What would we do if we discovered a large asteroid on course to impact Earth? that was the high-consequence scenario discussed by attendees at an Oct. 25, 2016 NASA-FEMA tabletop exercise in El Segundo, California.
The drill simulated a possible impact four years from now -- a fictitious asteroid imagined to have been discovered this fall with a 2 percent probability of impact with Earth on Sept. 20, 2020.
The simulated asteroid was initially estimated to be between 300 and 800 feet (100 and 250 meters) in size, with a possibility of making impact anywhere along a long swath of Earth, including a narrow band of area that crossed the entire United States.
In the fictitious scenario, observers continued to track the asteroid for three months using ground-based telescope observations, and the probability of impact climbed to 65 percent.
Then the next observations had to wait until four months later, due to the asteroid's position relative to the sun.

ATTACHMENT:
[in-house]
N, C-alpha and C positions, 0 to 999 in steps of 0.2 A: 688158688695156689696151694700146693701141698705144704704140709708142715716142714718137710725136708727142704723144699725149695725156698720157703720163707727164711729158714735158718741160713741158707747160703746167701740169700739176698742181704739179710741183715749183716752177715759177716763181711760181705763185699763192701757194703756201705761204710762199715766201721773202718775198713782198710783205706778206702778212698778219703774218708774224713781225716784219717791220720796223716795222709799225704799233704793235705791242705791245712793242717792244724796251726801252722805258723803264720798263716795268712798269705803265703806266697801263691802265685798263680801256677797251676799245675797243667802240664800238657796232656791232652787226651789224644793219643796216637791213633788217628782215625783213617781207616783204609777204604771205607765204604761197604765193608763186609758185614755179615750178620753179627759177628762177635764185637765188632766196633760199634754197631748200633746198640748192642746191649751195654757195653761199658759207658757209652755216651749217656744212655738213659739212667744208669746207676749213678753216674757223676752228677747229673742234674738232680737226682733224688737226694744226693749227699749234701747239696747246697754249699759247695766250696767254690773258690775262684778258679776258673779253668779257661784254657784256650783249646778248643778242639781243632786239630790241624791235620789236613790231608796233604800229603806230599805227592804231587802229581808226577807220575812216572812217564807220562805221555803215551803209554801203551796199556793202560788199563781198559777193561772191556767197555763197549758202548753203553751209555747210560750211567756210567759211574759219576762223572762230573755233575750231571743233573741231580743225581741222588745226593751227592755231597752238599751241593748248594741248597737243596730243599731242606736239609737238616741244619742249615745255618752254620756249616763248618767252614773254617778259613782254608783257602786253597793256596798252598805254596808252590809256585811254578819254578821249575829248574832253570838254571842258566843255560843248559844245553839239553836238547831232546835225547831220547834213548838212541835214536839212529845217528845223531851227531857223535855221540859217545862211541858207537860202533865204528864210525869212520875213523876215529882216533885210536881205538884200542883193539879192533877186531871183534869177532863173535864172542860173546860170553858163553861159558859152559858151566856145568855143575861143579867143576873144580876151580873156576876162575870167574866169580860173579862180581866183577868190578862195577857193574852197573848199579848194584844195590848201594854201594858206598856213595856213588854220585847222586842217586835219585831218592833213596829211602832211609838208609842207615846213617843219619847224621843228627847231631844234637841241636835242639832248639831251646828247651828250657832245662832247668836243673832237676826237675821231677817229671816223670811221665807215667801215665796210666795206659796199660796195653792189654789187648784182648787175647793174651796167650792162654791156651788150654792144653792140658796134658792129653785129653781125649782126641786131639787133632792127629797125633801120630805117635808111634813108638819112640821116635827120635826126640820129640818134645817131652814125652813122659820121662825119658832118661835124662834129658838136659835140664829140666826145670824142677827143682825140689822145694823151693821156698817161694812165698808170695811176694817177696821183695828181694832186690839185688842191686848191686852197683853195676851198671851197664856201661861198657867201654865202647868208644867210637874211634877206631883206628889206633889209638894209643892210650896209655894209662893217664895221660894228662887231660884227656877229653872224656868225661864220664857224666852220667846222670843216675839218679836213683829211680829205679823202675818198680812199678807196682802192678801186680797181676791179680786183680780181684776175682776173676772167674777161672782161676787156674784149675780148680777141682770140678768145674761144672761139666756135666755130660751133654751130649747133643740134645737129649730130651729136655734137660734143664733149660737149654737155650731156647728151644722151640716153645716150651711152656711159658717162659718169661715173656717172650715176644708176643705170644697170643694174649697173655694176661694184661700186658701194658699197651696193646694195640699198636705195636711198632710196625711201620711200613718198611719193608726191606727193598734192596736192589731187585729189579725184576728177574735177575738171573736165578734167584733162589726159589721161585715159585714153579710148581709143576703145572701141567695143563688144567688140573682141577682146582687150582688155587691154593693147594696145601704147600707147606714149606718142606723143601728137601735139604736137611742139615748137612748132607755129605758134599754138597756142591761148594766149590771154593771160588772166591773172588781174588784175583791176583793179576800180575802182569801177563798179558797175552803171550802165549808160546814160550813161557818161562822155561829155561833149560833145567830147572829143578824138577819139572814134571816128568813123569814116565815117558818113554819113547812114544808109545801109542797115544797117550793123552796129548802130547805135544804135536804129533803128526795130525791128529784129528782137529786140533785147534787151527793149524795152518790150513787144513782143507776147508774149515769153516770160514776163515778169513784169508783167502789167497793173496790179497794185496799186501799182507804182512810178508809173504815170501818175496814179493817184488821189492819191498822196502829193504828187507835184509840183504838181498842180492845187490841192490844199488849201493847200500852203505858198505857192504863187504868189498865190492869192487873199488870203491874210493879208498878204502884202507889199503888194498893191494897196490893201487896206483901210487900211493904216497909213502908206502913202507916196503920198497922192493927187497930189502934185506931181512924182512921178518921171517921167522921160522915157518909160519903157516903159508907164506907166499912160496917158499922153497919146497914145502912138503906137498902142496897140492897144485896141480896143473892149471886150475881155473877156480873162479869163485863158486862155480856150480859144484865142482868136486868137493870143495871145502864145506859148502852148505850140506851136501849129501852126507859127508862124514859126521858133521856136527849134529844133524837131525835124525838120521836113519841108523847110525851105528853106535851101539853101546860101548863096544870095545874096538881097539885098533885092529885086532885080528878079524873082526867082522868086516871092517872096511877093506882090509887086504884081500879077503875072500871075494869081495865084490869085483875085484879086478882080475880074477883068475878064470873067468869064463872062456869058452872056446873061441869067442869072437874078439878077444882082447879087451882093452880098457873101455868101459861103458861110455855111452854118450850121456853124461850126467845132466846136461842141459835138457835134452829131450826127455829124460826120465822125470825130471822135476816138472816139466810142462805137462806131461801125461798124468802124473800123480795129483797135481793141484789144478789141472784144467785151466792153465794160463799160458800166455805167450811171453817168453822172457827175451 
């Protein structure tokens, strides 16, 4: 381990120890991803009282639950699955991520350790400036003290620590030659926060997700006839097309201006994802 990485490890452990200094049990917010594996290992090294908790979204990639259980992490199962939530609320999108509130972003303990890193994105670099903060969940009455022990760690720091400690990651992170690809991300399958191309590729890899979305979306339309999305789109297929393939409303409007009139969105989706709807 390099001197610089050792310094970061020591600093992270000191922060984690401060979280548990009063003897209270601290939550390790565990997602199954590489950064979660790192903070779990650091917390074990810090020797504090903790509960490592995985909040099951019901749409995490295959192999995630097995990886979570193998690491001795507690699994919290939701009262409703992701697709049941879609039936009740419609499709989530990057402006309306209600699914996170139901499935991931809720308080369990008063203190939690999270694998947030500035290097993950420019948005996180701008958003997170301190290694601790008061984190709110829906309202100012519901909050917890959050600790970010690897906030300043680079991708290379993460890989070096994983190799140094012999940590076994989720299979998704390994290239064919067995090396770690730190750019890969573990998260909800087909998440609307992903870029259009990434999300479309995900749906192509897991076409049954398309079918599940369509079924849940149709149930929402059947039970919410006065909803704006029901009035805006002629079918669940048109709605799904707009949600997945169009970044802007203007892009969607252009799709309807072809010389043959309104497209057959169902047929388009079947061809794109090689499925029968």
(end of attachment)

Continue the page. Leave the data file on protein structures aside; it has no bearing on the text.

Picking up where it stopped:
Once observations could resume in May of 2017, the impact probability jumped to 100 percent. By November of 2017, it was simulated that the predicted impact would occur somewhere in a narrow band across Southern California or just off the coast in the Pacific Ocean.
Coincidence or not, but asteroids are getting very close to Earth lately. On August 16, 2020, a car-sized asteroid flew within 2,000 miles over the Pacific Ocean, far east of Australia,, the closest ever recorded.... but NASA missed it!
And what about asteroid called “2018 VP1“, which is about 6 feet diameter. this asteroid will pass within about 300 miles of our planet on November 2, 2020 which is one day before the presidential election.
Of course there are always a lot of speculations and doomsday scenarios on these kind of events, and although an asteroid named 2017 SL16 will pass Earth on September 20, probably nothing will happen that day, but we may wonder whether this so-called “drill” could go live like so many other exercises have in the past?